Beginning of the process of restoring important protection for part of the largest national forest in the United States
JUNEAU, Alaska – Today, the Biden administration is taking the first steps to re-establish the roadless rule for the Tongass National Forest. In 2020, the Trump administration lifted road restrictions on more than 9 million acres of Southeast Alaska’s 17 million acre Tongass National Forest, areas previously determined by the US Forest Service as being essential for protection. With the removal of this protection, these hectares of hinterland forest have been opened up to activities such as logging.
âProtecting Tongass and other old growth forests and road-free areas in Southeast Alaska is key to tackling climate change,â said Marshall Johnson, Acting Conservation Officer at National Audubon Society. âThe roadless rule ensures the protection of a climate resilient forest ecosystem, which will continue to be important to birds, fish, people and local ways of life in the future. “
On November 23, the USDA will begin a 60-day public comment period on its decision to reinstate the highways rule over the Tongass. Tongass National Forest is an island archipelago home to endemic birds, mammals and plants, including the Pacific marten, the Alexander Archipelago wolf, Northern Goshawk and Prince of Wales grouse.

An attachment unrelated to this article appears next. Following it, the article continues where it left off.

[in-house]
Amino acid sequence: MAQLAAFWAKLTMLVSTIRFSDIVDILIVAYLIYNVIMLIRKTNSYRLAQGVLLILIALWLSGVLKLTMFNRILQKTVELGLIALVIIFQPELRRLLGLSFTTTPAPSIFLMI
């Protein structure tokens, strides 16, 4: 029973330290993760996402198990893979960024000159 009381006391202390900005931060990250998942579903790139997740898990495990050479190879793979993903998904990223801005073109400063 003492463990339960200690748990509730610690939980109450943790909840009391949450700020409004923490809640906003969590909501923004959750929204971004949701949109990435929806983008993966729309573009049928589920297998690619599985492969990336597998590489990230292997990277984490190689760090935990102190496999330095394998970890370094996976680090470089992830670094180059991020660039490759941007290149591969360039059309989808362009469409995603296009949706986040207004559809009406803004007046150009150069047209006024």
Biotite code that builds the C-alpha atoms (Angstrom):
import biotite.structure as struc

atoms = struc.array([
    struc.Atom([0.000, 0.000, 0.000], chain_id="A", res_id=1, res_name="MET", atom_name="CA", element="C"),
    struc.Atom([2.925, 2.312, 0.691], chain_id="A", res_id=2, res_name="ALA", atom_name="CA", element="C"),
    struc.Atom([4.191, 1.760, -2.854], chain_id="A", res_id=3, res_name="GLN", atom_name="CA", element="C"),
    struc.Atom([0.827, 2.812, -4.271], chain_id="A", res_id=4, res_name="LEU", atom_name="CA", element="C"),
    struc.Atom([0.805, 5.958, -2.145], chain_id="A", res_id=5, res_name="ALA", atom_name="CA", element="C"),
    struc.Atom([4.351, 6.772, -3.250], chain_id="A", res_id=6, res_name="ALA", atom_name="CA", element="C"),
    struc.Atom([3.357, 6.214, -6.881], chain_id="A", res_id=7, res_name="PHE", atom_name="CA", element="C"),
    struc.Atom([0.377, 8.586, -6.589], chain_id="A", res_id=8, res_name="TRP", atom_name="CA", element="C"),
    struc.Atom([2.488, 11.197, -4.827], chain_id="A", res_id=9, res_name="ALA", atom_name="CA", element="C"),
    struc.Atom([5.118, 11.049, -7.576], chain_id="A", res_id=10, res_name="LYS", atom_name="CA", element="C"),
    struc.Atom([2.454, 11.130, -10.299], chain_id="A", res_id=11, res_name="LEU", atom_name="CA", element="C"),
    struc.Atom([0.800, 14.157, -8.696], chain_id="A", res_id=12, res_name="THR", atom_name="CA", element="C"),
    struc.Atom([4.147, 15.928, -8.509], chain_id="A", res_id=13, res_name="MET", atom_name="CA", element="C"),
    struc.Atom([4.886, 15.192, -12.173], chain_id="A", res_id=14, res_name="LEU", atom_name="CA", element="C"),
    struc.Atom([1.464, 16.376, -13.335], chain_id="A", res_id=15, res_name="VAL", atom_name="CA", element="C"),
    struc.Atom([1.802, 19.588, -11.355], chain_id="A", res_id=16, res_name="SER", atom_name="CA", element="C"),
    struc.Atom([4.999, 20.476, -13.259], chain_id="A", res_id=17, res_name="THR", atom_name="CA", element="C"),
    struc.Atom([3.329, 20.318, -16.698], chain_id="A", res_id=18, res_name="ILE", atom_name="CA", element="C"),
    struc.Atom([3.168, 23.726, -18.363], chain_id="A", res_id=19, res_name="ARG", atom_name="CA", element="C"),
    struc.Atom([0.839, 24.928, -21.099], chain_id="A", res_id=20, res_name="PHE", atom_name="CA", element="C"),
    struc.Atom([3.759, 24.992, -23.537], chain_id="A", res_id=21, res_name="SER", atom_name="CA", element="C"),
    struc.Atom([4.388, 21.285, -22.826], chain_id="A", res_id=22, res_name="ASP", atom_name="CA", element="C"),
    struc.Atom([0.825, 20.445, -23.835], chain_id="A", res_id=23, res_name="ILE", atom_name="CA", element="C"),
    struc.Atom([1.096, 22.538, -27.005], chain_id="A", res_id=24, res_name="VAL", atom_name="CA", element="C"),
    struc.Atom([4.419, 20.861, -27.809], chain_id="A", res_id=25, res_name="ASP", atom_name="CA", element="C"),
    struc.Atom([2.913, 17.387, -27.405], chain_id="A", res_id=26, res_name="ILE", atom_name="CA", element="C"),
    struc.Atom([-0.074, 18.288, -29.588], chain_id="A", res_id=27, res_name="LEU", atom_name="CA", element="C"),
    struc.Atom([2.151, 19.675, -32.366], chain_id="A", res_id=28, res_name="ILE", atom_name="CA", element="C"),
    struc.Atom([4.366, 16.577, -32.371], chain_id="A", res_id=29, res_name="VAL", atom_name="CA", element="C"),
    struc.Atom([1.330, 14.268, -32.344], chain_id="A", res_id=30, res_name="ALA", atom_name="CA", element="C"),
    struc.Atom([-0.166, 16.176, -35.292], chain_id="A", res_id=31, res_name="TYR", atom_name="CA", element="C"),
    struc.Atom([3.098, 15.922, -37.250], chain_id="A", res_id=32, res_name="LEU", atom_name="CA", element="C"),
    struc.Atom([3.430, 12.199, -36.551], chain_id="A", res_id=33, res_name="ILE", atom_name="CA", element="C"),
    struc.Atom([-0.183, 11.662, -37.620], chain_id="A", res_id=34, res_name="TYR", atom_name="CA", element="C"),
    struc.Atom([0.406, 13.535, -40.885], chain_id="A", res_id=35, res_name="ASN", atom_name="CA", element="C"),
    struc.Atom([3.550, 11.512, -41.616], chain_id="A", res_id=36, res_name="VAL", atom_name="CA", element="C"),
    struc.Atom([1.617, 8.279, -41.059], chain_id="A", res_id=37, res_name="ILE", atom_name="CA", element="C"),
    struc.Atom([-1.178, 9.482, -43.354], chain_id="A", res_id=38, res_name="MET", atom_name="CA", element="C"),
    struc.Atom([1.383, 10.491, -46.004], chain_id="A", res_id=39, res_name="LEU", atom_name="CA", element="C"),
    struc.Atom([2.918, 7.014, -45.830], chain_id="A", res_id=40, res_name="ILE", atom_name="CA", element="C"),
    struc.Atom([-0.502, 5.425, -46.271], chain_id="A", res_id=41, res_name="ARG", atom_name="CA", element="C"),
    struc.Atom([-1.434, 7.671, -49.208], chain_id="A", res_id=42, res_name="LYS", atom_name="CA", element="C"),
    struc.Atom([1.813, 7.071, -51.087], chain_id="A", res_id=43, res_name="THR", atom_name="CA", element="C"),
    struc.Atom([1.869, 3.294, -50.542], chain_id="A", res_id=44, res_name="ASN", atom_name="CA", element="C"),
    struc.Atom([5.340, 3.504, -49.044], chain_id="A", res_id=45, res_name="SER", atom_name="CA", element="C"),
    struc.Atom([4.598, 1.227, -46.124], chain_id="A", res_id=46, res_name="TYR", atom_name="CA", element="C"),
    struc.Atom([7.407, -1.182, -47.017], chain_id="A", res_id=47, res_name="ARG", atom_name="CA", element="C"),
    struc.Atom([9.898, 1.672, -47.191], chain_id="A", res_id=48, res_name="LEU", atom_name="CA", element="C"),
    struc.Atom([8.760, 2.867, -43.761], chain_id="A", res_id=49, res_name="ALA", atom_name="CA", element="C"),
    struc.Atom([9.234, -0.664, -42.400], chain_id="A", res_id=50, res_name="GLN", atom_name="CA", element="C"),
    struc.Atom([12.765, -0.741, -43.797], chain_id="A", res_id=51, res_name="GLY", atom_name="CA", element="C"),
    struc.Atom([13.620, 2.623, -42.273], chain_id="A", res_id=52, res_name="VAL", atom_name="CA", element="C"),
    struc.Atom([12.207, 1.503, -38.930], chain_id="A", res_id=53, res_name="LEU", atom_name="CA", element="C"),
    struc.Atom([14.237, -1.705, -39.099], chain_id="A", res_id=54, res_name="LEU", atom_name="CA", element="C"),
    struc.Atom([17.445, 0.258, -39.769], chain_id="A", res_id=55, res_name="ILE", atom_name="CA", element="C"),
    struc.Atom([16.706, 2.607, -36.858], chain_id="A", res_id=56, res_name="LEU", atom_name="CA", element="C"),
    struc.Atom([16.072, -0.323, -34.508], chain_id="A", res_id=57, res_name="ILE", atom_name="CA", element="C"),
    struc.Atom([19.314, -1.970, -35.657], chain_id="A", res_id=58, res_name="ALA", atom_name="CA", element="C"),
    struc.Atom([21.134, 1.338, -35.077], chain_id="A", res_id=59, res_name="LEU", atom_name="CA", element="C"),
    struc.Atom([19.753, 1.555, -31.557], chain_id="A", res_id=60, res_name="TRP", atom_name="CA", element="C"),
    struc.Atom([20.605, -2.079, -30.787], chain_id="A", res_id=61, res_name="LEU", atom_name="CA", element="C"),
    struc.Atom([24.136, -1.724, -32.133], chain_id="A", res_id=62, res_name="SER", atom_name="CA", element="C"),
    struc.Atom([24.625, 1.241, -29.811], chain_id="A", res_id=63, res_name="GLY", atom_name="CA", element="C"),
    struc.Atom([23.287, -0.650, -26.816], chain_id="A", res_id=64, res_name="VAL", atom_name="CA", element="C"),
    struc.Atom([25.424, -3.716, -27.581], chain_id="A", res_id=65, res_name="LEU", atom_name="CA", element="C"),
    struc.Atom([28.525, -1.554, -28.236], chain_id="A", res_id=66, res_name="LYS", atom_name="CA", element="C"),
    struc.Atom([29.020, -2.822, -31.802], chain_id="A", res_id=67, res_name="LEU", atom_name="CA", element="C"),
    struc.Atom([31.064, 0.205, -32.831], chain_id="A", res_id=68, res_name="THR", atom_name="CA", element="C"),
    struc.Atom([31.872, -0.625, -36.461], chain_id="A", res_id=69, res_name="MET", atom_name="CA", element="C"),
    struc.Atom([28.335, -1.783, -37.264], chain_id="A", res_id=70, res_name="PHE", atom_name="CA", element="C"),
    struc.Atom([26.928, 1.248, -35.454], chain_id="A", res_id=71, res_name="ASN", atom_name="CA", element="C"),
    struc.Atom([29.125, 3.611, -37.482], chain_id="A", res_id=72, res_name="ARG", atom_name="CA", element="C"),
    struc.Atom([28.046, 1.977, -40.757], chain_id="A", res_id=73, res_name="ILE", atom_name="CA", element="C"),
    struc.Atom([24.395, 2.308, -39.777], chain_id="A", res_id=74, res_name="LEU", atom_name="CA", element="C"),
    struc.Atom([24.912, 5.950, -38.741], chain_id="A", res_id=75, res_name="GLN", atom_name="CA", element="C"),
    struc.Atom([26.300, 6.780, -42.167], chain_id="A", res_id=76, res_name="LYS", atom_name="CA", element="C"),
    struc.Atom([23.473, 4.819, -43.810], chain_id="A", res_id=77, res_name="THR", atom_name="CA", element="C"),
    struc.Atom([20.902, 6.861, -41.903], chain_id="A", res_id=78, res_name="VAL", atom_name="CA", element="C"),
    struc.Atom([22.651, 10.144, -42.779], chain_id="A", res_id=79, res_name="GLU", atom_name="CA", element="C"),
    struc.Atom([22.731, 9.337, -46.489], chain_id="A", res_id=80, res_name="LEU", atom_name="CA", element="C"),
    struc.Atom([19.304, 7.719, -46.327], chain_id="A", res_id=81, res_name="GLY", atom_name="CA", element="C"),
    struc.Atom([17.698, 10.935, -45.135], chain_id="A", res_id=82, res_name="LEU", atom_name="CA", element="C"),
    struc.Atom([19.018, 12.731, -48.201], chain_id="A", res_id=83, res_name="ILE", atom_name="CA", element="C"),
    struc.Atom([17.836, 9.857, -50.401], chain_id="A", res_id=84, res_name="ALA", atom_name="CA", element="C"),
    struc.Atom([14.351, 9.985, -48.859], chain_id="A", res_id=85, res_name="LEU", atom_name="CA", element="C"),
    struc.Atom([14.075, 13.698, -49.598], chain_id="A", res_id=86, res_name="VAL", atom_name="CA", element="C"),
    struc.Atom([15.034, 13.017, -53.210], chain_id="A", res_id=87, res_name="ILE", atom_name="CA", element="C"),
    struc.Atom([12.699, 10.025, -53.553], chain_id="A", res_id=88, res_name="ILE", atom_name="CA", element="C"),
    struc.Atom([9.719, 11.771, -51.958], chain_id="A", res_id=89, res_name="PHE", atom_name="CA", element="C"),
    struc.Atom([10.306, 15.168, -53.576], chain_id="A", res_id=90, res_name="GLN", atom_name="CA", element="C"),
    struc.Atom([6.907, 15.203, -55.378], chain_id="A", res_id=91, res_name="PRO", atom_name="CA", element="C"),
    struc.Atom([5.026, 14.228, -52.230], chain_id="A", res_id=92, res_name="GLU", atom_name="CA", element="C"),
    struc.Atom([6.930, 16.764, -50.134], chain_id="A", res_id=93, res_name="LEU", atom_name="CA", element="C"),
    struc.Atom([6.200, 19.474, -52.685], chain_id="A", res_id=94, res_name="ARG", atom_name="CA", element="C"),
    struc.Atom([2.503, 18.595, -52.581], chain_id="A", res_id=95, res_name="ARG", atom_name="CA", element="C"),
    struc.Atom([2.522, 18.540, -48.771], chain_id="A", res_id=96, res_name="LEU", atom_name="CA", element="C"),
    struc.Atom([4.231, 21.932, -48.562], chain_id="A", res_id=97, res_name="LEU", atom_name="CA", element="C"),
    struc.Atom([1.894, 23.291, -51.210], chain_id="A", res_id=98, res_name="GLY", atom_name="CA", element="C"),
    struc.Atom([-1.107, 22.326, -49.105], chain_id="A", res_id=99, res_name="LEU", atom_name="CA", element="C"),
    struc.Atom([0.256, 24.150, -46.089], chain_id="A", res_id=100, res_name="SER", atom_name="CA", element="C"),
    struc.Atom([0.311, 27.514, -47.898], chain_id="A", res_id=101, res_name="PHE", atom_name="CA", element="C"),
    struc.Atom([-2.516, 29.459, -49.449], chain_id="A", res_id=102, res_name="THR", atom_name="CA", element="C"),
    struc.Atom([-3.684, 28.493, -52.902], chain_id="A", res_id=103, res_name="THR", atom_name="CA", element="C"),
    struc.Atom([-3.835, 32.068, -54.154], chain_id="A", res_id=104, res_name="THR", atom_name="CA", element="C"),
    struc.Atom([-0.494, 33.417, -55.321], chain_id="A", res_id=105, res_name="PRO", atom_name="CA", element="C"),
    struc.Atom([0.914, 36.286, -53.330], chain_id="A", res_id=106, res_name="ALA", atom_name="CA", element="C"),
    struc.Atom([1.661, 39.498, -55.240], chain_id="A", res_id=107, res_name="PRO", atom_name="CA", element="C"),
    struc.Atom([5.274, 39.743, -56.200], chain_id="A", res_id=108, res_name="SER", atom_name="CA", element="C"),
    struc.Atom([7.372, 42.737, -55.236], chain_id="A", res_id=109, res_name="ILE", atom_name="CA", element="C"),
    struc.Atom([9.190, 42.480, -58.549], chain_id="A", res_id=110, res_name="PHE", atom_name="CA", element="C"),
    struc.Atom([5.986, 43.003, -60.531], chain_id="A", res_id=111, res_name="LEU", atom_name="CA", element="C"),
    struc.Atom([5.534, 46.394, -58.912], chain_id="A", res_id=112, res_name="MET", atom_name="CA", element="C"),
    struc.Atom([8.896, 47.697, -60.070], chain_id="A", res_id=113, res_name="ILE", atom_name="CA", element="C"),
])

“This action, combined with the administration’s global commitments to end ancient logging and USDA’s investment in sustainable forest management in the region, make Tongass a future where we value trees. up and healthy communities, âsaid Audubon Alaska Executive Director Nathalie Dawson.
The national rule of conservation of areas without roads, first adopted at the end of the Clinton administration in 2001, has garnered more public support than any other federal rule in the history of our nation. During the 2019 public comment period to end Roadless Rule protections, 96% of commentators were in favor of maintaining Roadless Rule protections for Tongass.
âAmericans across the country have always supported protecting Tongass as our largest untouched coastal temperate rainforest in the country. This forest is our nation’s largest natural climate solution, containing nearly half of the total carbon stored by all of the United States’ national forests and home to biologically diverse species not found anywhere else on the planet â Dawson said.
The National Audubon Society protects birds and the places they need, today and tomorrow. Audubon works across the Americas using science, advocacy, education, and conservation on the ground. State programs, nature centers, chapters and partners give Audubon an unprecedented scale reaching millions of people each year to inform, inspire and unite diverse communities in conservation actions. A non-profit conservation organization since 1905, Audubon believes in a world in which people and wildlife thrive. Learn more at www.audubon.org and on Facebook, Twitter and Instagram @audubonsociety.
Media contact: Matt Smelser, [email protected]